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  4. Ooh, nice! Sometimes I put too much of myself into a character and then it doesn't really work... although putting my clumsiness into my evil guy turned out awesome. :D

    Nine Frodo Bagginses would be very amusing for a while, though. They'd never get anywhere... they'd just stumble around, get lost, sit down to eat second breakfast, and get stabbed by Orcs.

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    1. It's fair enough to put parts of you in, or even all of you if that's your intention, but if you've got a character who's not supposed to be like you in any way, shape, or form, then it can be an issue.

      Hmm . . . true . . . less irritating elvish singing too! xD

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  5. Oh lord... you have the Spell ICUP joke over there too... *sigh* the 1st grader boy in my sunday school class used that on us the other week.... So of course my daughter spelled it, beng of the age where she wants to show how good she's gotten at sounding out and spelling words... *sigh*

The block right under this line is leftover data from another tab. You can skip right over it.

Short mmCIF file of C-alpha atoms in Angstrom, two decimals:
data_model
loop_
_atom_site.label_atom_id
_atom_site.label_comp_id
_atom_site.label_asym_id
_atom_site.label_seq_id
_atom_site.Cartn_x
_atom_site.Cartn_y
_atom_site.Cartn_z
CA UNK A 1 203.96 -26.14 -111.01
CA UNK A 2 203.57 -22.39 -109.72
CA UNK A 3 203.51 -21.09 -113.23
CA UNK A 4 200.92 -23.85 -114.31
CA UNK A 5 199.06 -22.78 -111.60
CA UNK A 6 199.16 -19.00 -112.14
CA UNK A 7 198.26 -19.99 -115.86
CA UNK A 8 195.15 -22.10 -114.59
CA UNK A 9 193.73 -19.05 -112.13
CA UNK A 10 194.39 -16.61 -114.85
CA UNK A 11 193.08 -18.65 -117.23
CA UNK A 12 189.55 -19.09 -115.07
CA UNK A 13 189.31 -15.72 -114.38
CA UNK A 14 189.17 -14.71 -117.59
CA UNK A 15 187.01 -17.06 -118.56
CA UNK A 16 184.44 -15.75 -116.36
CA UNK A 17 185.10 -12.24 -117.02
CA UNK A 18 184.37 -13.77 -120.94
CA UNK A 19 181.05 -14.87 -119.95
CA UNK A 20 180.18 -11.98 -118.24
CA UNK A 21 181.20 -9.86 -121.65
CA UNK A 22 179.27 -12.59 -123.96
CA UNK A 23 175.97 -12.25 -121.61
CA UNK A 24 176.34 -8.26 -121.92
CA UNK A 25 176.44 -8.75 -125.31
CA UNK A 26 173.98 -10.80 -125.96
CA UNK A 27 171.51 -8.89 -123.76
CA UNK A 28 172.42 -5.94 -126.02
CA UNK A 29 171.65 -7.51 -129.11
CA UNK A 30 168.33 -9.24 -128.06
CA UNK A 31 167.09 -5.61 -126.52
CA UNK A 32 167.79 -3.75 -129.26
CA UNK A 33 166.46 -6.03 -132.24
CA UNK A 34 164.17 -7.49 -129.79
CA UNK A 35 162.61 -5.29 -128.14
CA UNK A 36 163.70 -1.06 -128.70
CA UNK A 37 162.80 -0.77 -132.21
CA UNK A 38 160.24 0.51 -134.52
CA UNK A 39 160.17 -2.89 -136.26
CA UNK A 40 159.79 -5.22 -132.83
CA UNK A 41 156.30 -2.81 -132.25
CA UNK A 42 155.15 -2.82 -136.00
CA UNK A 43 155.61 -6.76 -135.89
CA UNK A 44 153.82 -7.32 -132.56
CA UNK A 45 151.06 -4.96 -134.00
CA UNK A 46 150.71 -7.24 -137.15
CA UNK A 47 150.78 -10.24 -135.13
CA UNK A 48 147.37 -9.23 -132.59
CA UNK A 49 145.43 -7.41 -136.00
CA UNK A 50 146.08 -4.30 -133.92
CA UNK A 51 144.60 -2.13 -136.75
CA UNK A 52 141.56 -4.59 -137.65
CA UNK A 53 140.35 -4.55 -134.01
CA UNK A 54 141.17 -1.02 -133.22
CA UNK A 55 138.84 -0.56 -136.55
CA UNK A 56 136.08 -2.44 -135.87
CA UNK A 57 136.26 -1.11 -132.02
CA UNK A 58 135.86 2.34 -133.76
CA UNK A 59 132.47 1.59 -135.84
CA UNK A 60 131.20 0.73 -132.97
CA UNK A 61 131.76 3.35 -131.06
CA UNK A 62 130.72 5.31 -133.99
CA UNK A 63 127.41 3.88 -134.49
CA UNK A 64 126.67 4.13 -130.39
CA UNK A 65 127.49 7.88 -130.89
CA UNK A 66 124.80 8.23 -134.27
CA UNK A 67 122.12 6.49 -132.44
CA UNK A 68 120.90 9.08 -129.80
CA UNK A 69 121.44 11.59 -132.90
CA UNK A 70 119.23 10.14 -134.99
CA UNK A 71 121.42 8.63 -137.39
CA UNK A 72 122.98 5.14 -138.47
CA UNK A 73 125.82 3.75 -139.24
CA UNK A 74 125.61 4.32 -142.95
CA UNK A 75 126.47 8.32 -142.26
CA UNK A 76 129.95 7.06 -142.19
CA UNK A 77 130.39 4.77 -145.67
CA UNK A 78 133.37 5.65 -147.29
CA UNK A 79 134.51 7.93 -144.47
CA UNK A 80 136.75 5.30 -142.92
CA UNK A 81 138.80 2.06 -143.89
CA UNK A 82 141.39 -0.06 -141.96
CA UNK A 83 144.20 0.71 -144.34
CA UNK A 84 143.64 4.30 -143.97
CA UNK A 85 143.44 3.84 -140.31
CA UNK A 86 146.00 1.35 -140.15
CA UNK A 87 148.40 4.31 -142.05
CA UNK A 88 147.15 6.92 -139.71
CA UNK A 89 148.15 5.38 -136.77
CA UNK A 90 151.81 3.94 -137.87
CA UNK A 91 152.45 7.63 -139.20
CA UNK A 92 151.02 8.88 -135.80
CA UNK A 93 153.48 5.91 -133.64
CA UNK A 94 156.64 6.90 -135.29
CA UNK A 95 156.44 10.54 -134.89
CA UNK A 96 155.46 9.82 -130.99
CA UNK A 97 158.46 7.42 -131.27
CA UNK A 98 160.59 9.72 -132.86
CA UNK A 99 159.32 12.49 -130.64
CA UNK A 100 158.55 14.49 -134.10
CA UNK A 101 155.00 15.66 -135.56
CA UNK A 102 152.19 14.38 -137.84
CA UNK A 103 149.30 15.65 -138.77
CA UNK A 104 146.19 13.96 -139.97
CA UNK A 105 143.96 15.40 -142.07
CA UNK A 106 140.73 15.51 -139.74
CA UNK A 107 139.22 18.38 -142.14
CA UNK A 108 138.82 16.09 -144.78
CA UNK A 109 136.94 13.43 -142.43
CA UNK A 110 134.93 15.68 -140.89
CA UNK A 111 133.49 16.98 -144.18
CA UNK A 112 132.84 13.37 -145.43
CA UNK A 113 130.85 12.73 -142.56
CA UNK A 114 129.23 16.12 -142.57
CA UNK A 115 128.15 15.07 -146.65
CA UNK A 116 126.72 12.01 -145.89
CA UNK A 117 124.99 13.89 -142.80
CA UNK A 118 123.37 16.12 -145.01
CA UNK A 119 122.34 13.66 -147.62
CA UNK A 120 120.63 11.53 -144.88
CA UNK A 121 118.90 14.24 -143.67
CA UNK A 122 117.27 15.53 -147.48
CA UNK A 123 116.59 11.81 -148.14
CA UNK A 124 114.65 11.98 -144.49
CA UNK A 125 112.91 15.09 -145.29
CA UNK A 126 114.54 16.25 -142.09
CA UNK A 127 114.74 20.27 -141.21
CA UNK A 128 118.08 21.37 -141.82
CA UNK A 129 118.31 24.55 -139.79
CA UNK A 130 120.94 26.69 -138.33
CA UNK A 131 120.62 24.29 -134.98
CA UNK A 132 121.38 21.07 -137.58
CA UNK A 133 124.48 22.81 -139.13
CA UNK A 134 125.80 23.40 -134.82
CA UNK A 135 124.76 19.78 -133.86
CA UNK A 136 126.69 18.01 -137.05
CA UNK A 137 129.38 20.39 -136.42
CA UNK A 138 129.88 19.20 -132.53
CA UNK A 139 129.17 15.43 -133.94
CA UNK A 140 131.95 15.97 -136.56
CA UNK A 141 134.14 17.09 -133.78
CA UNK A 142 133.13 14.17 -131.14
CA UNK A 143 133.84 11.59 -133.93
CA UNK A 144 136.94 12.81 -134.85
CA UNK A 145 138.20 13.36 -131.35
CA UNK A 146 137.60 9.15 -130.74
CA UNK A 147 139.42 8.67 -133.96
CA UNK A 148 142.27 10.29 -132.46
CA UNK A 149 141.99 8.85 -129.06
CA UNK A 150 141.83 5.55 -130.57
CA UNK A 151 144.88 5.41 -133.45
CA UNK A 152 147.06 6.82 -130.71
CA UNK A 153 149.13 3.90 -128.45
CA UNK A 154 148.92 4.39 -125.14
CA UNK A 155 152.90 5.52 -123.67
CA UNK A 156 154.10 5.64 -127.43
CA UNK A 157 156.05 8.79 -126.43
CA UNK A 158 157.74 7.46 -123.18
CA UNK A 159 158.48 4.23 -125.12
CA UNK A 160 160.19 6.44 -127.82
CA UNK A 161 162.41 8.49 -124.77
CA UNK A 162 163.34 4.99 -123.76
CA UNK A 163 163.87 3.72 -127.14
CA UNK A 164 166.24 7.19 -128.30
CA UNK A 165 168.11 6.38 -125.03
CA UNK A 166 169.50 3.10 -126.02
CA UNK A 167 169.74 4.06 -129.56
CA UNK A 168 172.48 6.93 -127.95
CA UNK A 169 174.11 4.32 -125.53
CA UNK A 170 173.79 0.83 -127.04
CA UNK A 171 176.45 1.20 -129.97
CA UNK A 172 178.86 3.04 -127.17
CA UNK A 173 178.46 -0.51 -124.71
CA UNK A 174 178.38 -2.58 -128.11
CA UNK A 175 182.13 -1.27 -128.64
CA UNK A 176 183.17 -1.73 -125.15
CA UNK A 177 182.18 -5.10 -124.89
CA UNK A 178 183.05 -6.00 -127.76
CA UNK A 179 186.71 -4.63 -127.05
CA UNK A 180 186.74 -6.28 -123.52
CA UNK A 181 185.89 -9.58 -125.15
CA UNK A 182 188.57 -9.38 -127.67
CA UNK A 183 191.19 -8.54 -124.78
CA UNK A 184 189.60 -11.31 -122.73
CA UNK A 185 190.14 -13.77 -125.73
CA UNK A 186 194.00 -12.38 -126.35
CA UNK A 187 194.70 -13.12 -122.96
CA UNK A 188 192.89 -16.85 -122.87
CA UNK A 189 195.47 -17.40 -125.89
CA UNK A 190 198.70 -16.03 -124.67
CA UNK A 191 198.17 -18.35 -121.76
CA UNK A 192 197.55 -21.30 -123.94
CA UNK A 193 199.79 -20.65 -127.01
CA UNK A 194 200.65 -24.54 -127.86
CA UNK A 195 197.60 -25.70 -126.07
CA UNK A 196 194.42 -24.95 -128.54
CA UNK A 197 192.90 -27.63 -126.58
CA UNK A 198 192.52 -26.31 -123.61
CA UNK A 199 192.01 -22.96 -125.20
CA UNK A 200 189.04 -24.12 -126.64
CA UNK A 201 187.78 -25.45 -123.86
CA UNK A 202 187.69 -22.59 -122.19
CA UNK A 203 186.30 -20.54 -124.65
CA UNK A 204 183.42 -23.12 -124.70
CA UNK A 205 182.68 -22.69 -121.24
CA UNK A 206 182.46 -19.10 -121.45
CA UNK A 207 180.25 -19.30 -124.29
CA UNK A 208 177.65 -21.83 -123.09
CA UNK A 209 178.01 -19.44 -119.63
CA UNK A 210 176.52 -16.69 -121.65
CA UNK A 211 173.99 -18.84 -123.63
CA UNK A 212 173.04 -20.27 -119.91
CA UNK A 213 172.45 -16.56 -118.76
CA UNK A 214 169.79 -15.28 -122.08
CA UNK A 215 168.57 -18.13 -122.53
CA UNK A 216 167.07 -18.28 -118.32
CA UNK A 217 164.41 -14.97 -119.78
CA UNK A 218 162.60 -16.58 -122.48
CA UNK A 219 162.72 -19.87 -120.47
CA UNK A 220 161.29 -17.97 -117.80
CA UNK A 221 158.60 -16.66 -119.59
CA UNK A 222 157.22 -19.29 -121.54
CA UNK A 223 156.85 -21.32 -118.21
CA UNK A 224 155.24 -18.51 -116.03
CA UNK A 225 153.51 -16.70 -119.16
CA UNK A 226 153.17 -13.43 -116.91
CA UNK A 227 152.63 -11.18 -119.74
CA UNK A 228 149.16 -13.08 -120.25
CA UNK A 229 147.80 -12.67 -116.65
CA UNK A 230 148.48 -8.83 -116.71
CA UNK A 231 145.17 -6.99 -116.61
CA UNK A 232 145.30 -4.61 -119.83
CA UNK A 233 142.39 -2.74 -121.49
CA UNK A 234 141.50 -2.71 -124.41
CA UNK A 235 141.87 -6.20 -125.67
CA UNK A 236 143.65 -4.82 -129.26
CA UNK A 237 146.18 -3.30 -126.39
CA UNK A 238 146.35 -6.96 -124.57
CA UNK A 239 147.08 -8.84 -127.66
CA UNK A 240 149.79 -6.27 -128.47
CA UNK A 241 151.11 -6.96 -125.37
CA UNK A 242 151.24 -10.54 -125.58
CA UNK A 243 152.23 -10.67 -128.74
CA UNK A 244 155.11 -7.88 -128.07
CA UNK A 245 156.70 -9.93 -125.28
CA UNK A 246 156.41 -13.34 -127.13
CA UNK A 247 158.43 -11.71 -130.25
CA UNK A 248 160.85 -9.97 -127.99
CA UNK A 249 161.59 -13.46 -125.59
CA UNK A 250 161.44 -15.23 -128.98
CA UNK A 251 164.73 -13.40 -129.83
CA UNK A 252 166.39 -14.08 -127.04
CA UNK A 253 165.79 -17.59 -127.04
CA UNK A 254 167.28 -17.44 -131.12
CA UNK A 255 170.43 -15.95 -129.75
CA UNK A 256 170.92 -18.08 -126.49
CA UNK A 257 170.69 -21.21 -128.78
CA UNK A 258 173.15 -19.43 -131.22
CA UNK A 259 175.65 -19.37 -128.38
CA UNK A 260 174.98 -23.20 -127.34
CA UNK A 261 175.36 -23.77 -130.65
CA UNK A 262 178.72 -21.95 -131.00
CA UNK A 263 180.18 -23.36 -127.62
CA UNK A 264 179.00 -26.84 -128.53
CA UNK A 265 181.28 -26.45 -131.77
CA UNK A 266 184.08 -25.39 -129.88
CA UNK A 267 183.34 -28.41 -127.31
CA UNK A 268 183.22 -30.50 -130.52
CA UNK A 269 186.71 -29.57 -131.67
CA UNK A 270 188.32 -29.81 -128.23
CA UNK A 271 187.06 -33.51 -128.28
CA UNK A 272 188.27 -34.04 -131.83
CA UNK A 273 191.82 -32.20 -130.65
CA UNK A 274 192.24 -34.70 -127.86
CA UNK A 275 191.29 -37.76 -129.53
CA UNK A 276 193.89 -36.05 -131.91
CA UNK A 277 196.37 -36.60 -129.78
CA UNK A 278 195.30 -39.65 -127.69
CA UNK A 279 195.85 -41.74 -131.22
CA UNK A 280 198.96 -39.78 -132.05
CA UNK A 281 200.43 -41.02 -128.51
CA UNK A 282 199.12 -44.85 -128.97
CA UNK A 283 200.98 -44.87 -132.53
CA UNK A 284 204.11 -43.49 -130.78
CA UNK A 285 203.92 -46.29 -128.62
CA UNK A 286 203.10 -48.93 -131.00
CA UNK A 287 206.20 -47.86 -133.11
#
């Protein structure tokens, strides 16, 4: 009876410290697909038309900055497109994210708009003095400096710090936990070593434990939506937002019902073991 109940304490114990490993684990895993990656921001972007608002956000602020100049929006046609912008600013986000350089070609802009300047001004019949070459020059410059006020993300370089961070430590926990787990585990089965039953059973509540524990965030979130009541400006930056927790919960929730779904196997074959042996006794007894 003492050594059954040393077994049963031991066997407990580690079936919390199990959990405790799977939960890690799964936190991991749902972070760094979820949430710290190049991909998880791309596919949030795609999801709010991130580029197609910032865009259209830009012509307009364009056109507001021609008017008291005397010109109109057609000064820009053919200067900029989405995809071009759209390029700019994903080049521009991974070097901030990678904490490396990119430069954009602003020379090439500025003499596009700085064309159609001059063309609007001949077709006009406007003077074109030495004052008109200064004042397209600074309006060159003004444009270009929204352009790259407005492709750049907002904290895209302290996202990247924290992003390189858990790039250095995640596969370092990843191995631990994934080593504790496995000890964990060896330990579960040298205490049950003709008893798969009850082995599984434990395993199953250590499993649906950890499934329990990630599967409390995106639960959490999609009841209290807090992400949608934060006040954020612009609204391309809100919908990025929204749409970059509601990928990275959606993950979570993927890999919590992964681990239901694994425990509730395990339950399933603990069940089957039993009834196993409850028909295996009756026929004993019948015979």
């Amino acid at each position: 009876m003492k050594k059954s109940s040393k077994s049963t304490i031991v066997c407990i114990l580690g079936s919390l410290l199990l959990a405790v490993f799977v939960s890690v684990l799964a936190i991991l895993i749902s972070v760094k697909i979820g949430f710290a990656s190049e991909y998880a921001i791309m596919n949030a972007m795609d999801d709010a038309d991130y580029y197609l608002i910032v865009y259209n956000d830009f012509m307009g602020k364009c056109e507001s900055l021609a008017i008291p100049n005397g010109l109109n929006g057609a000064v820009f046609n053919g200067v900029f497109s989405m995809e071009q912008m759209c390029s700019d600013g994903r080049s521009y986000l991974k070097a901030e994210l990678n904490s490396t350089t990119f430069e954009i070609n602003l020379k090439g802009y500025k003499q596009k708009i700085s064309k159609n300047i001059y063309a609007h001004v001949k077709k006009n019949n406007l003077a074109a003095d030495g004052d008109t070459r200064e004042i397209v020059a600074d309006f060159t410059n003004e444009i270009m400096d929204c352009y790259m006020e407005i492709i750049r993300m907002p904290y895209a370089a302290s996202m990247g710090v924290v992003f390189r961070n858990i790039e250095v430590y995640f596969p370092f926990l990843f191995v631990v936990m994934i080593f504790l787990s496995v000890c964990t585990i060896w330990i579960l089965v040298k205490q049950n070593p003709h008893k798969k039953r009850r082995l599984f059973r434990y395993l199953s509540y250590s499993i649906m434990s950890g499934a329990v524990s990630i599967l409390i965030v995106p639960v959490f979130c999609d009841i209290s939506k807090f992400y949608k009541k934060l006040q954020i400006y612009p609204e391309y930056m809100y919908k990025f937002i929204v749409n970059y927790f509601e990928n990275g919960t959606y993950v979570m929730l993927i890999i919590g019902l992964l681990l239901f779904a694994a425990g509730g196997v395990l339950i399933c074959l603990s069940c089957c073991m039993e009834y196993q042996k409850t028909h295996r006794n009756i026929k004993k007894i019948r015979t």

Oh right but that's not what thispost was about - no- (and how'd I know cookie loving Adona was going to get mentioned) - but your warrior fainting at the sight of blood reminded me that once upon a time Sarah, while able to deal with anyone elses blood, was always squimish about the sight of her own... I suppose that's possible...

    Anyway no to figure out how to remind myself to go look at those links of yours. :}

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    1. Oh dear. Ah well, she's still little. She has the excuse.

      Ahahaha, I did not notice he'd crept in there until I read the sentence! GET OUT OF THERE YOU BLASTED FEATHER DUSTER! Gosh . . . just when I wanted him back, he refuses to go away again?

      Haha, I might link to them again in future, but hopefully the presence of htem on the blog at all might be a reminder :P

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    2. Hm... How about a plate of freshly made cookies. *hands them over* Maybe that wil satiate him for a while? :}

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  6. At first, I thought, suspiciously, that this was specifically aimed at me, talking about the Phils.

    By the end, I was thinking, "WHEEEE! What a great post!"

    And I think I'll go with the latter thought. I love the post and I love the ideas. And I totally relate. To everything. Awesomeness.

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    1. N'awww, whyever would I write a post to directly attack you, of all people? I like you far too much.

      Haha, I'm very very glad you enjoy it - I think it's a pretty universal problem, so I thought I'd take my proverbial stick to it to see if I could help at all :)